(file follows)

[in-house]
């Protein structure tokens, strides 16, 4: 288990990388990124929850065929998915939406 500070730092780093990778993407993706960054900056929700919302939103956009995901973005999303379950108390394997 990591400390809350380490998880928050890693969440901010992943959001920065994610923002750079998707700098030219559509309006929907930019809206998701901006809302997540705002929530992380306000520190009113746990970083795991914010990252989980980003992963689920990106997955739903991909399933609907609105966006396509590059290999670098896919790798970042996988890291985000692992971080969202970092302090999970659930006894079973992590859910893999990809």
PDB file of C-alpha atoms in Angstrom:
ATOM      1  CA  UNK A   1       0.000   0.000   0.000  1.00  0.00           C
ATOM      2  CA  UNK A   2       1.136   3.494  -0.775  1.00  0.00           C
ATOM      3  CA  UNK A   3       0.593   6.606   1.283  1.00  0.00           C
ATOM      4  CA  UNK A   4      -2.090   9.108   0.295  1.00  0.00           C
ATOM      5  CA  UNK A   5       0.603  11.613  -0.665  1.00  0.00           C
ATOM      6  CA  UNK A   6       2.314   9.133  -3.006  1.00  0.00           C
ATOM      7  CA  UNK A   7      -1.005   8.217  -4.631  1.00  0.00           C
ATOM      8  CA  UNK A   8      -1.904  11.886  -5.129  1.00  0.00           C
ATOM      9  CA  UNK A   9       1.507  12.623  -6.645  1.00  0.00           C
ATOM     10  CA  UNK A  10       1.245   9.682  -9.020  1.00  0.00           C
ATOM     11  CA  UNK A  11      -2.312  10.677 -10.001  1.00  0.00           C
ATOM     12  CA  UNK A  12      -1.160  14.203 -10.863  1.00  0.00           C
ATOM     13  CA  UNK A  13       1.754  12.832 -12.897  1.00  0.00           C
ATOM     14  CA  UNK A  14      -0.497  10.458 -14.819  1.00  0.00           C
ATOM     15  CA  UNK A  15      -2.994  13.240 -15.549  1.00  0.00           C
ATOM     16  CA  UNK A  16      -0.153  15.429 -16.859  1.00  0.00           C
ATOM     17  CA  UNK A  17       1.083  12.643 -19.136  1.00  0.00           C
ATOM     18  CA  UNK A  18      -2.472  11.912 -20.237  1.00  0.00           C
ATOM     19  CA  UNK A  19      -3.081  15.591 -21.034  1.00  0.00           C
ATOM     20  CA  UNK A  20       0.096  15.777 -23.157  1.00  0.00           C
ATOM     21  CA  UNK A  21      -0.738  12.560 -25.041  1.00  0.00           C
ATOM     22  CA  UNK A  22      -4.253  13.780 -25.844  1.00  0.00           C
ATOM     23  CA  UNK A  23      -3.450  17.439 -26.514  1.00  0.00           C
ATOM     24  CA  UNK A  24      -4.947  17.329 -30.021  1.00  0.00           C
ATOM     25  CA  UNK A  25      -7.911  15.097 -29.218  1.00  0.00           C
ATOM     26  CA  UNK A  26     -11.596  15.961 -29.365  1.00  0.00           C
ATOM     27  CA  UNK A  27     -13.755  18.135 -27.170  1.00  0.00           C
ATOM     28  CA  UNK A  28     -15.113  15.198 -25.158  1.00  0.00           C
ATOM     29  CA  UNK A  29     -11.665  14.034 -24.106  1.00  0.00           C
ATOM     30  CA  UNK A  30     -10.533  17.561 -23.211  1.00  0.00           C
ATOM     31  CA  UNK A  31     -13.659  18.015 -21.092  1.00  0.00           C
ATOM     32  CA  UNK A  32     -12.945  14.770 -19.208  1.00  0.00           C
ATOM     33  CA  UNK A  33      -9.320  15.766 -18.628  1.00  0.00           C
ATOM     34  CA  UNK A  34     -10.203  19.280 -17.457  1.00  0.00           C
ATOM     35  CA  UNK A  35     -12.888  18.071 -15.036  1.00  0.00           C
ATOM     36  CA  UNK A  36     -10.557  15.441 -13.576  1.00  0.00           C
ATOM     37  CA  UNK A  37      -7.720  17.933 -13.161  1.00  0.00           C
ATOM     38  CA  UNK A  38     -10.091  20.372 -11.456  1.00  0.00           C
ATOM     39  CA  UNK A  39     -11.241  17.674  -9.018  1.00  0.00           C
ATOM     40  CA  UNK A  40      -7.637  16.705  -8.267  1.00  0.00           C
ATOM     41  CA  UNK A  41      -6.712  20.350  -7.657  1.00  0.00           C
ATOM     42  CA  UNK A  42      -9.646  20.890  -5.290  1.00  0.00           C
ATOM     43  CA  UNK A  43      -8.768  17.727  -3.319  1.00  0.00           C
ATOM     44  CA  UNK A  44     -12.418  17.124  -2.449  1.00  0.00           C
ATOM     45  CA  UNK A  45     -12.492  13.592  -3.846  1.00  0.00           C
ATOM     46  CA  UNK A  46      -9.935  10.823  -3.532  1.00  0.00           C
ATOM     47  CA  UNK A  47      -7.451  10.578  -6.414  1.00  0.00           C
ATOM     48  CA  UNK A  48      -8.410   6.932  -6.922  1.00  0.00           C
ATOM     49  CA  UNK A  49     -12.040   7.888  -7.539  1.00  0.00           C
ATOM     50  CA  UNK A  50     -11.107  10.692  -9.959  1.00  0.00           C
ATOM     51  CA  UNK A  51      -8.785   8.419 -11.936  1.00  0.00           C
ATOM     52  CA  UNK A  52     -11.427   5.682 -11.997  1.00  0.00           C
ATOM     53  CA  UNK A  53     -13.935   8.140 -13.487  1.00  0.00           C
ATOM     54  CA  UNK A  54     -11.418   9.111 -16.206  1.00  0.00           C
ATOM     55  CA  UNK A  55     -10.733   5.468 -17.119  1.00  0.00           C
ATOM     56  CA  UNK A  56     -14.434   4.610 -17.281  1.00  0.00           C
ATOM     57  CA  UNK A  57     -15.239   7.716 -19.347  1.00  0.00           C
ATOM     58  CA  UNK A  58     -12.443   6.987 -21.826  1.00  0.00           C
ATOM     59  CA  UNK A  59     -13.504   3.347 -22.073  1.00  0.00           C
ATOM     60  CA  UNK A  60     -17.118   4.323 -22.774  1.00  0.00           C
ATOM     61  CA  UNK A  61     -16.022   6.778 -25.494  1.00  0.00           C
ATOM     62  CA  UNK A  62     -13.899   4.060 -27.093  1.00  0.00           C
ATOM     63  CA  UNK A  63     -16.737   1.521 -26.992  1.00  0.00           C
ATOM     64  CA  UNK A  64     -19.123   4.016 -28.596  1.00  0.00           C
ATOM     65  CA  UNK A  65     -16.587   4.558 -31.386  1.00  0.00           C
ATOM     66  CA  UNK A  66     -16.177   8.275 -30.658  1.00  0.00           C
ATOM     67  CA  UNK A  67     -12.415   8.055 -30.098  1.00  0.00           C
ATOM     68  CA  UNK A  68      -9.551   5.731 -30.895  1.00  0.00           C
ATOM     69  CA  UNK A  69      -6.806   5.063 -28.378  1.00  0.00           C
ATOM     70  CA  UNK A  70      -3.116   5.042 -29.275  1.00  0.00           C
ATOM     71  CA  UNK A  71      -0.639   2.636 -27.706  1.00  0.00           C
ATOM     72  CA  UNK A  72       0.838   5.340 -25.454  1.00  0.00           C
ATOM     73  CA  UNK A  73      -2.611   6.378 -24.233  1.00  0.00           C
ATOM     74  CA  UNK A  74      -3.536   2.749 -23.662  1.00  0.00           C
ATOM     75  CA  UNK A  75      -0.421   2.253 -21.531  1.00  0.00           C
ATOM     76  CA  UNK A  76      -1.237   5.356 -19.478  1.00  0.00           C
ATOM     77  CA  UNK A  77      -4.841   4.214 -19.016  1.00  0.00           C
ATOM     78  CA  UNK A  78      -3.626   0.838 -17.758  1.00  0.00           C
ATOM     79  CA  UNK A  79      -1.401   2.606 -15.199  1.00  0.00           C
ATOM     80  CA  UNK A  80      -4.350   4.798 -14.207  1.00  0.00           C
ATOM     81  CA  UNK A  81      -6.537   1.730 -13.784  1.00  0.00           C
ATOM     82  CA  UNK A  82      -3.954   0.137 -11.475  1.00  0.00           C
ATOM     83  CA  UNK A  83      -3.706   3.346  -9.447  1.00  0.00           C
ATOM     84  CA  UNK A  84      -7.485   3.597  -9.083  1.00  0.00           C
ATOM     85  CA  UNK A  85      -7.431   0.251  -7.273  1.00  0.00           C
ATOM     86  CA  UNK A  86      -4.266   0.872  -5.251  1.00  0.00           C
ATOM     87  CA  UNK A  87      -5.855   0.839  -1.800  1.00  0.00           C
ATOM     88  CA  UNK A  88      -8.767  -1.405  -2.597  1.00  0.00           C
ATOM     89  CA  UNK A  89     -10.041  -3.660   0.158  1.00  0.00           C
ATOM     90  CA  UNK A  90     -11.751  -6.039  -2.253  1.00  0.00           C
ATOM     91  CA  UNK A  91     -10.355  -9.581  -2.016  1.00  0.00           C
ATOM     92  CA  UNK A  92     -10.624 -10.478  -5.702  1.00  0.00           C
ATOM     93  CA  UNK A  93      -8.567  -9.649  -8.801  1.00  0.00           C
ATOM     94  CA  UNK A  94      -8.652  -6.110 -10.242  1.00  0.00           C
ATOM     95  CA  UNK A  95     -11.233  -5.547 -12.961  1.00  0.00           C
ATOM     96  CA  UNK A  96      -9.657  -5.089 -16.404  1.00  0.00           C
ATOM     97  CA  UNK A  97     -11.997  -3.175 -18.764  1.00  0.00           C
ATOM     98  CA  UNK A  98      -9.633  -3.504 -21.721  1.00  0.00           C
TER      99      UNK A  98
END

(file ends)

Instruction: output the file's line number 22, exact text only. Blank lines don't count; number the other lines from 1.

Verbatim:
ATOM     19  CA  UNK A  19      -3.081  15.591 -21.034  1.00  0.00           C